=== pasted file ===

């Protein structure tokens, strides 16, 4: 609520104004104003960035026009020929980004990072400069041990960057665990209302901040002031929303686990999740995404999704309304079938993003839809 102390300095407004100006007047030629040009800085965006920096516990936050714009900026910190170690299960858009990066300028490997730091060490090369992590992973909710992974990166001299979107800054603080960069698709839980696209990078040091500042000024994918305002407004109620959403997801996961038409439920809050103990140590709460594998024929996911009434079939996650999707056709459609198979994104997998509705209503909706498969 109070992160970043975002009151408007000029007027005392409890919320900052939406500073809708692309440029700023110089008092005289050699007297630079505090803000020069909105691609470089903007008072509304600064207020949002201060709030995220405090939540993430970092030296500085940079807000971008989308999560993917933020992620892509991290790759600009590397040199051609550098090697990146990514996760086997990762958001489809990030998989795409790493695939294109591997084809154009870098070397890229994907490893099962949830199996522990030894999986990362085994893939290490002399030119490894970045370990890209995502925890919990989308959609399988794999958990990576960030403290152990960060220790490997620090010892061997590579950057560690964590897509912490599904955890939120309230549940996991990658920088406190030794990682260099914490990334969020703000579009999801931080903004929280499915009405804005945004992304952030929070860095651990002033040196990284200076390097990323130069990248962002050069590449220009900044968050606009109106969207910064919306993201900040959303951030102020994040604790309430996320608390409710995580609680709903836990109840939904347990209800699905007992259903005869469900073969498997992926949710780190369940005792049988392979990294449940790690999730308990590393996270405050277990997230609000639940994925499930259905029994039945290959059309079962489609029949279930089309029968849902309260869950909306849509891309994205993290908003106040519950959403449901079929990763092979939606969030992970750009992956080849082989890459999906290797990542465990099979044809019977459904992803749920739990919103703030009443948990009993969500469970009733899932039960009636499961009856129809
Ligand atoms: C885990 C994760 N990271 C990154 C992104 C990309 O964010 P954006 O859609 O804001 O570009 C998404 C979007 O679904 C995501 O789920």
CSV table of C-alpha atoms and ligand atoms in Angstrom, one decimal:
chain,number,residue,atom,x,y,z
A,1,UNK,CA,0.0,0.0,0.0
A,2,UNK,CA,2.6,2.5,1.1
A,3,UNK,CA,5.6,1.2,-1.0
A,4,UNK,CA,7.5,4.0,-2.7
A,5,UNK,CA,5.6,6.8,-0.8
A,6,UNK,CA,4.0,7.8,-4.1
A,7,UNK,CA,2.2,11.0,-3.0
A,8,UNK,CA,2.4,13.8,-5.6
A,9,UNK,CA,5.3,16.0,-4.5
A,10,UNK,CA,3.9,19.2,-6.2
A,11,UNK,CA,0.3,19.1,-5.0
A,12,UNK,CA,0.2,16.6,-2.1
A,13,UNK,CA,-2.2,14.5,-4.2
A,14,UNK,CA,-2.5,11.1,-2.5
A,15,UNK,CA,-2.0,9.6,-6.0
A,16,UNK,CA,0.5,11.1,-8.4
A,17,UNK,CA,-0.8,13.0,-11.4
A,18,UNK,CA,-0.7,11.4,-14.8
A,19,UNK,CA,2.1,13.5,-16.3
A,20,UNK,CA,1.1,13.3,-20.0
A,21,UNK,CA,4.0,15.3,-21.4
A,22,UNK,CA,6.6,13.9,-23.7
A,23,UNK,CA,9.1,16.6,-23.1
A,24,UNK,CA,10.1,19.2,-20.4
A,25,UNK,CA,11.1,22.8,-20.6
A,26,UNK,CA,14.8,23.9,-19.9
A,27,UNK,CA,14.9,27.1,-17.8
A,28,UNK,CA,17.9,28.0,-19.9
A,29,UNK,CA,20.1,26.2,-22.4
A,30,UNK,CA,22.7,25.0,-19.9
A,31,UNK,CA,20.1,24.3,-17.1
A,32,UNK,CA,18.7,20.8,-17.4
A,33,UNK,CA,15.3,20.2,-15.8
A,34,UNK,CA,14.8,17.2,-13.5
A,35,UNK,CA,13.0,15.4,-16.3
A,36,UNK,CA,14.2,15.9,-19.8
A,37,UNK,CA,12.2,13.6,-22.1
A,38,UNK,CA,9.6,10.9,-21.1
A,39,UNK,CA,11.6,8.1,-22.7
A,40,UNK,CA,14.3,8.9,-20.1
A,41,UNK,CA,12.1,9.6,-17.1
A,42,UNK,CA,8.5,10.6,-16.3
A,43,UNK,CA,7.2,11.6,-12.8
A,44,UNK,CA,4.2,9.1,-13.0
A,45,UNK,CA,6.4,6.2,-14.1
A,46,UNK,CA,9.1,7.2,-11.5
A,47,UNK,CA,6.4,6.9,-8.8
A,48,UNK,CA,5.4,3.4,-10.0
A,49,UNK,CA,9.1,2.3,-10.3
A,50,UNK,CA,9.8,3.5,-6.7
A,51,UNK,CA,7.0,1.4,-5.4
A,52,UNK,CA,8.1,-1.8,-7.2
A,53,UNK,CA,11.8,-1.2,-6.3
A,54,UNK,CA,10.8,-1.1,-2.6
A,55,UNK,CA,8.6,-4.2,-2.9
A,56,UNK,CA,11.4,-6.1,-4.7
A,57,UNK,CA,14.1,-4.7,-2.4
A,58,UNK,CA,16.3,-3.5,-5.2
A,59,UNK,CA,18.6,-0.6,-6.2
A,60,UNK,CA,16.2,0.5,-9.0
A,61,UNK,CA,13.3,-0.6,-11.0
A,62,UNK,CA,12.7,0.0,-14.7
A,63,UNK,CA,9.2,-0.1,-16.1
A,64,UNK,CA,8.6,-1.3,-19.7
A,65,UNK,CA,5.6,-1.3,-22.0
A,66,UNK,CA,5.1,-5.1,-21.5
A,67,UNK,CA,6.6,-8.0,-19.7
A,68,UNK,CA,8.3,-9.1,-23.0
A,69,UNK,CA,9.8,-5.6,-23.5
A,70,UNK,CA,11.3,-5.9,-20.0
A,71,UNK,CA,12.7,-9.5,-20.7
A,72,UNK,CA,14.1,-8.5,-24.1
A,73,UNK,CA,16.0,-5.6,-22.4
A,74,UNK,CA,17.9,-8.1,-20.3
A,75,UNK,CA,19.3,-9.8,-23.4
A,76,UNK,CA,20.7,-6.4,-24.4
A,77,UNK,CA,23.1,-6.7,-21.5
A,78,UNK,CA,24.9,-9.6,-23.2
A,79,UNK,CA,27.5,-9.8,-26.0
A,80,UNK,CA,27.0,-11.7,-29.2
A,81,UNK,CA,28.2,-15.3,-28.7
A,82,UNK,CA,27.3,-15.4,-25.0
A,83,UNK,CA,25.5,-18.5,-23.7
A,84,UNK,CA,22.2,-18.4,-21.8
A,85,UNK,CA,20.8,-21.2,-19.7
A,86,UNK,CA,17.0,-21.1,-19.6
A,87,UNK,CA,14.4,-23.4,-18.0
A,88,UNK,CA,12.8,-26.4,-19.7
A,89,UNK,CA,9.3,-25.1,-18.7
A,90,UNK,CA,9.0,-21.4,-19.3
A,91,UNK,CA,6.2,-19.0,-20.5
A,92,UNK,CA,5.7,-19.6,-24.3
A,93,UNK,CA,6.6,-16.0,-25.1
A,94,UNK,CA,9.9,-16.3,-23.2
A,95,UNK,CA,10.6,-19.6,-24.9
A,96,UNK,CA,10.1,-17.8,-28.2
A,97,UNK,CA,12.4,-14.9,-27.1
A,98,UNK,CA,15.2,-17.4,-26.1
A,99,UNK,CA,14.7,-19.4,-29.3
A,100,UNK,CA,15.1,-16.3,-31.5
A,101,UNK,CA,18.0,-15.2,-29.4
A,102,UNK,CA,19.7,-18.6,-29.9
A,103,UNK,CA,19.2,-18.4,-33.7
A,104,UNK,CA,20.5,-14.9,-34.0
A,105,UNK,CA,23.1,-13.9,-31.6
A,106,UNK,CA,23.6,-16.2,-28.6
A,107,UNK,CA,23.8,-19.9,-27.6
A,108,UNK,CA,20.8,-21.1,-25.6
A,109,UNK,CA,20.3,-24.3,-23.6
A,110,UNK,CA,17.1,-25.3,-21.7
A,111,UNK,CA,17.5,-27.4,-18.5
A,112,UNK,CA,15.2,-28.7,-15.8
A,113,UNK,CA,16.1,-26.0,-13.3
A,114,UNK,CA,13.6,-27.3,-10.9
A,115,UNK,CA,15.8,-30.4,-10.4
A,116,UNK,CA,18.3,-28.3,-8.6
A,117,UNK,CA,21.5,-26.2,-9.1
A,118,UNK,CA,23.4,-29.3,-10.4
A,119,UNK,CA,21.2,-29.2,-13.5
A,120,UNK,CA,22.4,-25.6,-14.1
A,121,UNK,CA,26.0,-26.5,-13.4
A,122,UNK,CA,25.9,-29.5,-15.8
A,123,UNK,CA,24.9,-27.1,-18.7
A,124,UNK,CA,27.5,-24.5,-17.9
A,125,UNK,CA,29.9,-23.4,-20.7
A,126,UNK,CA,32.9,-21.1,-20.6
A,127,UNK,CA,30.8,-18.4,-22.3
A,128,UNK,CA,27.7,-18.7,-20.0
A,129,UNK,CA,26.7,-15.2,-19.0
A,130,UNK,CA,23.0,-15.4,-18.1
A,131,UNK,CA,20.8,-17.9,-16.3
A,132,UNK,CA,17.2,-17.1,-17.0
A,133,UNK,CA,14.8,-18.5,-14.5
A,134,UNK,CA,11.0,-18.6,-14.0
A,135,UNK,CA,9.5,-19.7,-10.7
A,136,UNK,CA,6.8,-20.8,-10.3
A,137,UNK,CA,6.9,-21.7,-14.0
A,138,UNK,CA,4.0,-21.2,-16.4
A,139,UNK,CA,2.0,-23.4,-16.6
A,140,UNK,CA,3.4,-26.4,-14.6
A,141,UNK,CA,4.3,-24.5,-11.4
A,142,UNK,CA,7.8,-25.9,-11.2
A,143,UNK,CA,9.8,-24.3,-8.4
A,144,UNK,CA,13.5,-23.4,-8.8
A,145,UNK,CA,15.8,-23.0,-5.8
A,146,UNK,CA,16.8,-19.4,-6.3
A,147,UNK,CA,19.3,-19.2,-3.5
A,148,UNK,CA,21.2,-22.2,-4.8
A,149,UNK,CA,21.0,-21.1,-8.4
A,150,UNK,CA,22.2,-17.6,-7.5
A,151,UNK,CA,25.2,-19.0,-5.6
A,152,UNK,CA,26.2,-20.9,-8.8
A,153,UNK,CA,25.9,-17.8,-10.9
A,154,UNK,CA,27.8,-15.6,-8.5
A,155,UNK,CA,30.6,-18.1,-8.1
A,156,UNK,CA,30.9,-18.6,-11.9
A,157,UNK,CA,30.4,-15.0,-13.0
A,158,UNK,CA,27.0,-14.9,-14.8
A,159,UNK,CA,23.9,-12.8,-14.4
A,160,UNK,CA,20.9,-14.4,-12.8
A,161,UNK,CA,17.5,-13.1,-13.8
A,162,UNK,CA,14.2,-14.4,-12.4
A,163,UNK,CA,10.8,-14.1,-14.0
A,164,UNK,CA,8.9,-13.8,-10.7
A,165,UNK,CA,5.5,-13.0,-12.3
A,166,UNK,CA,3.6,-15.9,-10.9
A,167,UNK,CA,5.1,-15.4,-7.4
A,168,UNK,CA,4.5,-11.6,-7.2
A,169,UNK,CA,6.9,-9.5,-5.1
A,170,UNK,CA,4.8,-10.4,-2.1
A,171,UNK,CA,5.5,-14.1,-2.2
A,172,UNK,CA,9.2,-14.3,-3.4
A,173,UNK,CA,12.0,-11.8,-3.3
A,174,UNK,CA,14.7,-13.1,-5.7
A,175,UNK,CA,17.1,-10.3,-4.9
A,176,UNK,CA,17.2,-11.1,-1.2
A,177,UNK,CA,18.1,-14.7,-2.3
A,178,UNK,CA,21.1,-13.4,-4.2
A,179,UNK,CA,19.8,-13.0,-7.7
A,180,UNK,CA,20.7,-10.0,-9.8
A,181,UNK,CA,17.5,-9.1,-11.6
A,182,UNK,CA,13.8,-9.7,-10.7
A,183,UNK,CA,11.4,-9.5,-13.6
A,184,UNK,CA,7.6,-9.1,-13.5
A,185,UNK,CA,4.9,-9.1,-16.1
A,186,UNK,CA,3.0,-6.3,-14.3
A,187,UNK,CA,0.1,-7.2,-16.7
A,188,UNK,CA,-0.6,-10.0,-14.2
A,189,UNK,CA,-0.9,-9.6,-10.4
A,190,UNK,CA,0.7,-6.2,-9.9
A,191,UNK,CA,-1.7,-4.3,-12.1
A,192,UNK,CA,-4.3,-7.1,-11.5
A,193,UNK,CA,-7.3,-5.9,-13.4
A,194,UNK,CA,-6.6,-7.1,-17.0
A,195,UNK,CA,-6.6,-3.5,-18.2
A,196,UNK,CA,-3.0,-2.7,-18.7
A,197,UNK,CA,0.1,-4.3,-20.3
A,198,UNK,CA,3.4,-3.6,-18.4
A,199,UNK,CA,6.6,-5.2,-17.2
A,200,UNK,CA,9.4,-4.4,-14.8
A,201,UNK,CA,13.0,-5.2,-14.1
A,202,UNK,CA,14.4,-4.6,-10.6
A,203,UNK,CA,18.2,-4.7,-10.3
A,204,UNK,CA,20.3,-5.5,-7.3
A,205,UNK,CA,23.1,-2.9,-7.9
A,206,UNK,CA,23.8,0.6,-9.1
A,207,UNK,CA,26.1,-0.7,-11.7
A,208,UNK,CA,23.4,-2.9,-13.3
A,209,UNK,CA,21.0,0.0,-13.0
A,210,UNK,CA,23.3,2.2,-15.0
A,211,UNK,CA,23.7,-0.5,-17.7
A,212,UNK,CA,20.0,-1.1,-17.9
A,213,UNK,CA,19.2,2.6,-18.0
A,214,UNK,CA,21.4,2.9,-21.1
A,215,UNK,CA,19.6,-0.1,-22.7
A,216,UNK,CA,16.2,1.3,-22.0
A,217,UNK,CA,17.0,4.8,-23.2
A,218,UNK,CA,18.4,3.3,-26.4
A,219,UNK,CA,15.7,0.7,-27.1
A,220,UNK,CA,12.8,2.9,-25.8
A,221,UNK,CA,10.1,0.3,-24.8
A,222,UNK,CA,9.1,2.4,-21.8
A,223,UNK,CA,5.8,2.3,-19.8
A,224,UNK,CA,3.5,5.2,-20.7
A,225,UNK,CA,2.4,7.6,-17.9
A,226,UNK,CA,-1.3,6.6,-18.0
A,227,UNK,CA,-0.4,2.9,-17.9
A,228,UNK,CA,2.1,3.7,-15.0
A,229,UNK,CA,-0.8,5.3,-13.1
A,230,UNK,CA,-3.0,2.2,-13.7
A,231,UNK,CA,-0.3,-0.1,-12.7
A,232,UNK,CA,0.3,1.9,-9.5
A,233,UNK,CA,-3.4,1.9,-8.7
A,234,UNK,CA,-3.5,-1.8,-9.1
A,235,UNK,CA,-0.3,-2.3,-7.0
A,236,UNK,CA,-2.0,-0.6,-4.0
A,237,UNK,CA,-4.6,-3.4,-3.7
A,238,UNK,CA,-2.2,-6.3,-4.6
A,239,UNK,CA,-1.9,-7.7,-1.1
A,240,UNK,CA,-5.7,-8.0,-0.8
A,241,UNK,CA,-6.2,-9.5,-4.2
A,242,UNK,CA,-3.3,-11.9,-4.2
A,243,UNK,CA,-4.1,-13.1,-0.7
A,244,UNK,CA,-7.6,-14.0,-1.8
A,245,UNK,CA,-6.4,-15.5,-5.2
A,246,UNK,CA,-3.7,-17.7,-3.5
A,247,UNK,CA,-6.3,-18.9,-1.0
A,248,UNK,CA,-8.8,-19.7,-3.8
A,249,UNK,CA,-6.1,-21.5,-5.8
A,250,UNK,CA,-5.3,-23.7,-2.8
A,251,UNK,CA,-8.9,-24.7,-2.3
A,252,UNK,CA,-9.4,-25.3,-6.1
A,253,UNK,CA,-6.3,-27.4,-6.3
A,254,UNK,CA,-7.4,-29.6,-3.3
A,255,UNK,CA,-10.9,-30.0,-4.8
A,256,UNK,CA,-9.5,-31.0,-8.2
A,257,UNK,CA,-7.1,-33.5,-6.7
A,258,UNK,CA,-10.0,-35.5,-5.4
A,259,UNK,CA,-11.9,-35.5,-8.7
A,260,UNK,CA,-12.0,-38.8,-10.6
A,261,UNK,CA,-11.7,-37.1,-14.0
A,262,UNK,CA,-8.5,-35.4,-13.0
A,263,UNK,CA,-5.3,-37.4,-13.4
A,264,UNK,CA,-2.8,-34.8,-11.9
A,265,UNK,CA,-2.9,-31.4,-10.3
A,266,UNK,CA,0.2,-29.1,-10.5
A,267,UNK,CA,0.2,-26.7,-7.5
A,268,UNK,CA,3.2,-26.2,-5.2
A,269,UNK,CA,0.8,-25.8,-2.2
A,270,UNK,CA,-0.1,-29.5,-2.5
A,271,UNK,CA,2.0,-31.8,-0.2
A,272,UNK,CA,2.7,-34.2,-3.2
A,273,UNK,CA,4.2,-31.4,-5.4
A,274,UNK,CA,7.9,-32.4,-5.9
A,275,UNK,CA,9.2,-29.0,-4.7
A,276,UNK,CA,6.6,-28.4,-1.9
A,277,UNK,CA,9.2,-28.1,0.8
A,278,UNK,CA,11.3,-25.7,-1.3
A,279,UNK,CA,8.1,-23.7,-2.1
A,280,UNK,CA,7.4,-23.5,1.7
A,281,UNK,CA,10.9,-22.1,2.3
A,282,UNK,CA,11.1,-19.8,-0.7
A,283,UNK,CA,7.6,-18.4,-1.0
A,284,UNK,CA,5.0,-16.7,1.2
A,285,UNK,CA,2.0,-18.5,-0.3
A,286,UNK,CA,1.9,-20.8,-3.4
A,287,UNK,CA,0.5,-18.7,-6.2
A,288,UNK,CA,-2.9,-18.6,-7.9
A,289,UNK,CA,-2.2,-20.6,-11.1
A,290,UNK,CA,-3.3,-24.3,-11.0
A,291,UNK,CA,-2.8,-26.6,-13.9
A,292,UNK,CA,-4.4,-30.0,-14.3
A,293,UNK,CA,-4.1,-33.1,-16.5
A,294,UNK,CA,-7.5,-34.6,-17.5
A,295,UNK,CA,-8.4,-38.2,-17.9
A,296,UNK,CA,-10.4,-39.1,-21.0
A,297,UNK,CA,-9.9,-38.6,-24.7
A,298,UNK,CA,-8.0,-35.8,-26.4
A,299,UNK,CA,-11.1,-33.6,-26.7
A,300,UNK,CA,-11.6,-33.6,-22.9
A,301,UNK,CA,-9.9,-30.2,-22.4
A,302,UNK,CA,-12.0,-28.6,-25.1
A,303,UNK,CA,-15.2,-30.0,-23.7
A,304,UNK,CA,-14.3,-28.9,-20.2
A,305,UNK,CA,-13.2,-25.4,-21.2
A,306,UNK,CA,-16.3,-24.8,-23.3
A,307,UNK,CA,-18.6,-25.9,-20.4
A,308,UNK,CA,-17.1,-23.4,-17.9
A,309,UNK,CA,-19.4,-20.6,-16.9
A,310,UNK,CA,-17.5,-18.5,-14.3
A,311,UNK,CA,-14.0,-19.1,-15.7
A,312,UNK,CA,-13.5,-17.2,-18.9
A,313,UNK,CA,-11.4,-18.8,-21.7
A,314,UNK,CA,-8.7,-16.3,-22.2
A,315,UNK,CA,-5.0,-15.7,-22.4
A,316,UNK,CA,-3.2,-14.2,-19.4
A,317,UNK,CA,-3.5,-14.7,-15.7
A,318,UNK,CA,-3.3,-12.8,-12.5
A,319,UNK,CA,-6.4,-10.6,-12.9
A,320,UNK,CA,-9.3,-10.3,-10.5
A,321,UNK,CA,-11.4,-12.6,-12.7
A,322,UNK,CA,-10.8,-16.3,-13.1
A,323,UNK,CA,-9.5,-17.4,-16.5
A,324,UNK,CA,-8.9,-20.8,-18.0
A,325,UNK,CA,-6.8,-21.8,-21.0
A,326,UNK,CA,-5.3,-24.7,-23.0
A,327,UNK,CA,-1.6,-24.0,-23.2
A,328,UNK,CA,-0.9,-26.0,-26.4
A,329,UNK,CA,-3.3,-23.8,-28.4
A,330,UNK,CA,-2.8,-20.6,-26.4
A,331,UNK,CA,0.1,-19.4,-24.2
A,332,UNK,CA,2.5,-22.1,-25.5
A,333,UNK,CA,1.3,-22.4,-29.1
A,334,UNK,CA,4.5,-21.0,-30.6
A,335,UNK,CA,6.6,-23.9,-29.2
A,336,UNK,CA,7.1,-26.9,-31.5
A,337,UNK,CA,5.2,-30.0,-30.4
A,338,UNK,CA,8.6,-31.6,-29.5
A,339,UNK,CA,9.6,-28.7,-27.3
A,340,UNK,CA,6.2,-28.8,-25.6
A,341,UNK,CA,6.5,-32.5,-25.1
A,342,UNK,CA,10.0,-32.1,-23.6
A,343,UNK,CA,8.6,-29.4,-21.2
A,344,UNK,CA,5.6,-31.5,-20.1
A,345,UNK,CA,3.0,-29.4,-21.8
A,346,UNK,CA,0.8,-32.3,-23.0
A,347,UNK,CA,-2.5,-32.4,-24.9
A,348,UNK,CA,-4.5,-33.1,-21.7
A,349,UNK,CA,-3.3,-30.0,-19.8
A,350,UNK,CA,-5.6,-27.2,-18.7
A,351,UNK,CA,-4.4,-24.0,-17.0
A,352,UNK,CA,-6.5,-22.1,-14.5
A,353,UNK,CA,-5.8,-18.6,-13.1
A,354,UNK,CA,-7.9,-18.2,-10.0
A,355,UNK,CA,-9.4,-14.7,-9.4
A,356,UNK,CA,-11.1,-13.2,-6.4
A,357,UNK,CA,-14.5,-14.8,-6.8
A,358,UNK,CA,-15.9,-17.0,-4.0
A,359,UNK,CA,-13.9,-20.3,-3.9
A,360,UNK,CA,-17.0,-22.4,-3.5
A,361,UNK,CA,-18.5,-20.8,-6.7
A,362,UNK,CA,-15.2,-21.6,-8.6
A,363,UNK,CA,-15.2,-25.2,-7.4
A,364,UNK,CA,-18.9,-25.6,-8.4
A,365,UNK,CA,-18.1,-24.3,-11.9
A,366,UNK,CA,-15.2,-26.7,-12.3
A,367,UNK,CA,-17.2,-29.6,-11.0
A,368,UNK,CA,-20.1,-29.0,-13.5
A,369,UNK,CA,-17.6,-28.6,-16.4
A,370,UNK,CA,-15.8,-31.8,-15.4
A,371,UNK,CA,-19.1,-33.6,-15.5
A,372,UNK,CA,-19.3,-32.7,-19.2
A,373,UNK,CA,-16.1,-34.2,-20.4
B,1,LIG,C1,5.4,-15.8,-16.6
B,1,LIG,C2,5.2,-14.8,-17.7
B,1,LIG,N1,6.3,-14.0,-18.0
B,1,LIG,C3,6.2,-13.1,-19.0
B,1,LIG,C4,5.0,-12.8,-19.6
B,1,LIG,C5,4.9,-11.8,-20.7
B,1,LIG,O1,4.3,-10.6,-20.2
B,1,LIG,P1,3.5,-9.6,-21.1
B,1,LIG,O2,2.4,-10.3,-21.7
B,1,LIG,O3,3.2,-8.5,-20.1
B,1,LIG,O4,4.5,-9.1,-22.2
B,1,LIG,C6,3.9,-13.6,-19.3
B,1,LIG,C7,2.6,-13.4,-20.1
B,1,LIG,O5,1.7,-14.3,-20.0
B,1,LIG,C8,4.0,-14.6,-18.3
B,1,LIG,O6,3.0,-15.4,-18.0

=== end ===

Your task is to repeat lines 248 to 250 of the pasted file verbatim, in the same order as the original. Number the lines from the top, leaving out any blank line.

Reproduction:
A,244,UNK,CA,-7.6,-14.0,-1.8
A,245,UNK,CA,-6.4,-15.5,-5.2
A,246,UNK,CA,-3.7,-17.7,-3.5